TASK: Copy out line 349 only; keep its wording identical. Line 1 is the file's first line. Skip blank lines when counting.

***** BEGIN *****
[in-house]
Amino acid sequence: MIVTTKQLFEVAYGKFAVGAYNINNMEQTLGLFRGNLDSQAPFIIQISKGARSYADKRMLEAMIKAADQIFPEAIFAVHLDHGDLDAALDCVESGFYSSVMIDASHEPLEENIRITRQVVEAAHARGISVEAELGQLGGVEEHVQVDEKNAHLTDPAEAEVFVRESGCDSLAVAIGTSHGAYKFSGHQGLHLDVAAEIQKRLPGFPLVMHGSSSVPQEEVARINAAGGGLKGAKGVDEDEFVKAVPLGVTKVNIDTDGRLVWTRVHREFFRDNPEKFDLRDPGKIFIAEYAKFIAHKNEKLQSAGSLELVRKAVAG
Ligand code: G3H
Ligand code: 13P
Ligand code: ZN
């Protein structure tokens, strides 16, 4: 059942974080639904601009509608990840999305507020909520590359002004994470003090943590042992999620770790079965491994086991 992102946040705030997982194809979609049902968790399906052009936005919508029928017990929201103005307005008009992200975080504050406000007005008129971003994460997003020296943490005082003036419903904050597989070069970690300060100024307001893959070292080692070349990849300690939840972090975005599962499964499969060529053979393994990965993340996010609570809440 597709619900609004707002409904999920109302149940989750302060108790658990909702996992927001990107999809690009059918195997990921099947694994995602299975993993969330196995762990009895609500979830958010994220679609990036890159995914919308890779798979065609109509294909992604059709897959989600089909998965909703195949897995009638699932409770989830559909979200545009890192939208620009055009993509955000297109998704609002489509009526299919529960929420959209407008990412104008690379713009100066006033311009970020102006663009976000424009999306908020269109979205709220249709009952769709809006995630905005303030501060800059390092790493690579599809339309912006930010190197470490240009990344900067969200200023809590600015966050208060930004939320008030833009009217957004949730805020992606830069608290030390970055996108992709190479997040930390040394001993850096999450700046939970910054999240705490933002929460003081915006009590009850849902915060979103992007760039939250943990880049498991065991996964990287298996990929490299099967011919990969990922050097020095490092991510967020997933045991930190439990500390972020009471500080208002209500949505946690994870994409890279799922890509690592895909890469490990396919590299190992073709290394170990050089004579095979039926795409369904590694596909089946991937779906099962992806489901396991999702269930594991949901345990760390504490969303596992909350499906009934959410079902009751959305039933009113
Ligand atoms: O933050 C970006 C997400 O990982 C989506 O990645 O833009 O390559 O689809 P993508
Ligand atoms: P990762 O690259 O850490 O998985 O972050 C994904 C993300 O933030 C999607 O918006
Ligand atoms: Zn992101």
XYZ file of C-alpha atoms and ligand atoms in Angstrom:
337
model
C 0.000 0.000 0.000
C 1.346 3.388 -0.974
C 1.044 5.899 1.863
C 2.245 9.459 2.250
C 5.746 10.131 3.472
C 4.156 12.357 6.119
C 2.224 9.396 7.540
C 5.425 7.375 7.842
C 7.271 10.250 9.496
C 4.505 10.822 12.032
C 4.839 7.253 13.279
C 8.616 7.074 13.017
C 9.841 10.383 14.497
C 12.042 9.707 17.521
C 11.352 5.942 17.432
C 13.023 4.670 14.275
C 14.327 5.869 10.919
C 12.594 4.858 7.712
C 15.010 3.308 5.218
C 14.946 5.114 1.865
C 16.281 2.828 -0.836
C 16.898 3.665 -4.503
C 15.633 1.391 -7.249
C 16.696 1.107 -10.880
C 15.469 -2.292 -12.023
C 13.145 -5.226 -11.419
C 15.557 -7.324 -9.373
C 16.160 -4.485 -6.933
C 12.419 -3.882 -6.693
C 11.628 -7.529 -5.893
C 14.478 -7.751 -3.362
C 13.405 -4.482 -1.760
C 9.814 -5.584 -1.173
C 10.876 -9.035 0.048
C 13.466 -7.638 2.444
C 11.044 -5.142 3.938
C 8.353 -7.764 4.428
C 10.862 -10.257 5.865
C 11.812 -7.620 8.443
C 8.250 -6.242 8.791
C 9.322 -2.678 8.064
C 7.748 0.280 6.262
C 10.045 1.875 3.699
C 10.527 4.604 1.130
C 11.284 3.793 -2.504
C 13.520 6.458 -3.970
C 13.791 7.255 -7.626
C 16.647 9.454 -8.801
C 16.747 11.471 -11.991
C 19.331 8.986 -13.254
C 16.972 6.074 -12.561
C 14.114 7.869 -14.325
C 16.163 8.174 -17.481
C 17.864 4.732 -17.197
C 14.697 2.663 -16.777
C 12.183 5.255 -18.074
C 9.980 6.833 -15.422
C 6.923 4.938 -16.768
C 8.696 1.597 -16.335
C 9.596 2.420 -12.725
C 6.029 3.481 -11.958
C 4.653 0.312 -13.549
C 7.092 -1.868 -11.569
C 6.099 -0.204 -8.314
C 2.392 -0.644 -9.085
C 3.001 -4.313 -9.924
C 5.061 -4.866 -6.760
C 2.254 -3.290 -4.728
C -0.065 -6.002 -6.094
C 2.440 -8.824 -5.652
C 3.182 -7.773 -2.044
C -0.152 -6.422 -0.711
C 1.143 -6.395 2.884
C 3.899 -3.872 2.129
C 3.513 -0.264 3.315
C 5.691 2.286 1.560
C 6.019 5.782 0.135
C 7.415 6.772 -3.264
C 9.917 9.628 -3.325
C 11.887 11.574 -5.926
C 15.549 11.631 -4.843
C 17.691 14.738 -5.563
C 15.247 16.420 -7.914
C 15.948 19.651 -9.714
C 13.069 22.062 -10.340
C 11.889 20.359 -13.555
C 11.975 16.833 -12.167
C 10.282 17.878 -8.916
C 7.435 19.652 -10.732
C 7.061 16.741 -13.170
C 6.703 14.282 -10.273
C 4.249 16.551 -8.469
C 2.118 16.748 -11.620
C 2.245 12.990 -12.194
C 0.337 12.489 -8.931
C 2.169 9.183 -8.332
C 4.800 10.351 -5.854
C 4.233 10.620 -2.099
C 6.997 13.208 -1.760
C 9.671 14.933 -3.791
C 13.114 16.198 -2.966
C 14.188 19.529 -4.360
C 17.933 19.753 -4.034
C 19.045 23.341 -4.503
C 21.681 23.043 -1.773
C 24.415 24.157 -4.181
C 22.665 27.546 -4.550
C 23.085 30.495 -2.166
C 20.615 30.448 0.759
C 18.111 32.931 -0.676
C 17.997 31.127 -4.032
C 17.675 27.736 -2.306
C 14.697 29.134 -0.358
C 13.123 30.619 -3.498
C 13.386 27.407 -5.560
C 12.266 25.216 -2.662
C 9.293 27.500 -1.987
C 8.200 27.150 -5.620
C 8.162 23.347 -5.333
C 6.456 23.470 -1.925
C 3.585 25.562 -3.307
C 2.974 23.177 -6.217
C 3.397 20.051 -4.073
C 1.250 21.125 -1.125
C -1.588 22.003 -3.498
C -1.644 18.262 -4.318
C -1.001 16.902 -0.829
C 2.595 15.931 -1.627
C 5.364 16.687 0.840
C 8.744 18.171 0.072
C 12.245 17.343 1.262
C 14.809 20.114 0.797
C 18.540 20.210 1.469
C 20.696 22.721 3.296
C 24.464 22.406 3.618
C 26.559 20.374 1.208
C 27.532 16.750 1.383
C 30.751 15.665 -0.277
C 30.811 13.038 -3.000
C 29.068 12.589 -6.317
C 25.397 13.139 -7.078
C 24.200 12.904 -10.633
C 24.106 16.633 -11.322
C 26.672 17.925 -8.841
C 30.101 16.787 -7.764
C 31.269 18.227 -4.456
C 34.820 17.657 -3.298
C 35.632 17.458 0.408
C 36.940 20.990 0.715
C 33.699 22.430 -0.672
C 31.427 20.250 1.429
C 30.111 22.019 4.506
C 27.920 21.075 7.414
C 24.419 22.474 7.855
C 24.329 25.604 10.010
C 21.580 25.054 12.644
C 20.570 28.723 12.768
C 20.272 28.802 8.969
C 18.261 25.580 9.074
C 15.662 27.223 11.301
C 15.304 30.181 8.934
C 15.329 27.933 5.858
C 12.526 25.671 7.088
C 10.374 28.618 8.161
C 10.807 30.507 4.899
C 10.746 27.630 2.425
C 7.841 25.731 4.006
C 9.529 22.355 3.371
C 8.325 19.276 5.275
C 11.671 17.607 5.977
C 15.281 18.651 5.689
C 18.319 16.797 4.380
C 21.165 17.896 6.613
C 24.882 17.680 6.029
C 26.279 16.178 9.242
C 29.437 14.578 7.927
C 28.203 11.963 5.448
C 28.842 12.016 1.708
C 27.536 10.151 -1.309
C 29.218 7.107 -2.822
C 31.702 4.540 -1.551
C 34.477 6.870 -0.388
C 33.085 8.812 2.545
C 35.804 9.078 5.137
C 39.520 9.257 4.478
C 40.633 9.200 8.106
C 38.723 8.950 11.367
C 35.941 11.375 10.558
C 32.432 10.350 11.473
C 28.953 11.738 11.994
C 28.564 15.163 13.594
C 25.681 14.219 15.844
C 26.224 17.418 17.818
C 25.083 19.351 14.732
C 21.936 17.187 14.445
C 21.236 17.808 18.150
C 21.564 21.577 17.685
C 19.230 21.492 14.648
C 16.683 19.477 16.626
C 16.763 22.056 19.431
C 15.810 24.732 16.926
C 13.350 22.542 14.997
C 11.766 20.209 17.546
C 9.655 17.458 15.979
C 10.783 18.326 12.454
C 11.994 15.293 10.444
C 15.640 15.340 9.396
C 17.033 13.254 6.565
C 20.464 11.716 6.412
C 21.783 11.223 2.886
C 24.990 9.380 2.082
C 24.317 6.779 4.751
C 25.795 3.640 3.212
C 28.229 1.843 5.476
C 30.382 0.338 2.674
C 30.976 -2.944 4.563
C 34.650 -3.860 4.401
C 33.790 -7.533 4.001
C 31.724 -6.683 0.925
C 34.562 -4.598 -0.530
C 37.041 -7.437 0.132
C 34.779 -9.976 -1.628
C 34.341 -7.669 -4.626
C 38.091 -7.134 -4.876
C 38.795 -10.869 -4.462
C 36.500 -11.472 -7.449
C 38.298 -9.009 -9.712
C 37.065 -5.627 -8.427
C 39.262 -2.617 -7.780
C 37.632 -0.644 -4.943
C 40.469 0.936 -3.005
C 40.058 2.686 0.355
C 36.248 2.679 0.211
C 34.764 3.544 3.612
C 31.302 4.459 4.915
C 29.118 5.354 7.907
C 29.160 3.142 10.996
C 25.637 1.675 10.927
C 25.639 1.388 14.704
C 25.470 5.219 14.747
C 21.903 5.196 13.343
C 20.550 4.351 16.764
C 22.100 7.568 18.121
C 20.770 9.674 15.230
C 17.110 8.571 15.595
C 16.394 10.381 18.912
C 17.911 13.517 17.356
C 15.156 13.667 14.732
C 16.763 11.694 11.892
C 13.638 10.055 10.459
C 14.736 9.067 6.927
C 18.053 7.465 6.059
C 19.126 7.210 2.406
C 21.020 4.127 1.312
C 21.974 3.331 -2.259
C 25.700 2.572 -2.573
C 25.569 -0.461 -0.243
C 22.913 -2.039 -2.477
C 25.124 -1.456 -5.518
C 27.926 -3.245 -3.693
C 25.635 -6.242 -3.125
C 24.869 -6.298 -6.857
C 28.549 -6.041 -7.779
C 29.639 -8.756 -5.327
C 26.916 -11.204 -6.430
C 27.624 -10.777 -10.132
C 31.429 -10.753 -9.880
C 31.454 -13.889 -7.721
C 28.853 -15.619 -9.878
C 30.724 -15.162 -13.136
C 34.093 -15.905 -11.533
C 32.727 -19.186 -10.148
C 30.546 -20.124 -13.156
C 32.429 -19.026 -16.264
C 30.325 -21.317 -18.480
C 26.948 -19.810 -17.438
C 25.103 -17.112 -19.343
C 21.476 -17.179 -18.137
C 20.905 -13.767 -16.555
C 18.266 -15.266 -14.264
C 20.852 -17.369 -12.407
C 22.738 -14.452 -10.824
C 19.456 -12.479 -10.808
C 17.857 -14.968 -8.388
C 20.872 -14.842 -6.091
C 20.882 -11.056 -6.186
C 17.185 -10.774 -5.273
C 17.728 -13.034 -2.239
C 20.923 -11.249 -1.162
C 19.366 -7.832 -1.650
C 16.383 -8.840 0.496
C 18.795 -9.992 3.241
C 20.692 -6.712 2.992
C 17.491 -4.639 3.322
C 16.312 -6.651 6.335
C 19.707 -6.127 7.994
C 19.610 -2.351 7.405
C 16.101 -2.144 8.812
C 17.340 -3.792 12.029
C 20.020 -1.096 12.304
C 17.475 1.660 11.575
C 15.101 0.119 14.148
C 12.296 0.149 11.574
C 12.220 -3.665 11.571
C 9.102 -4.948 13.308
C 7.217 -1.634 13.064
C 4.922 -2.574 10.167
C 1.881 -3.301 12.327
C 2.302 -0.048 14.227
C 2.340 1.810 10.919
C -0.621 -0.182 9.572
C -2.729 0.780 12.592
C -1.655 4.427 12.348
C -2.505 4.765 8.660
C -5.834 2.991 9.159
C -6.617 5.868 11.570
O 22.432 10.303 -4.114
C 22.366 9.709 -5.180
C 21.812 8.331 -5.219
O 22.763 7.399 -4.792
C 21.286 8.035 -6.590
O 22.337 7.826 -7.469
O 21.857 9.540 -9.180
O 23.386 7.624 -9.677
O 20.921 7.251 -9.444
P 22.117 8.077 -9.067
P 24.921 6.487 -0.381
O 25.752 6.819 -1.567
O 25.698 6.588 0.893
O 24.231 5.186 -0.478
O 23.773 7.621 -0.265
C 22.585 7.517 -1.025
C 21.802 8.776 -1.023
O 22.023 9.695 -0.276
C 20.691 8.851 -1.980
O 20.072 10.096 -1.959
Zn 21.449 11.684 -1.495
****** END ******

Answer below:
Zn 21.449 11.684 -1.495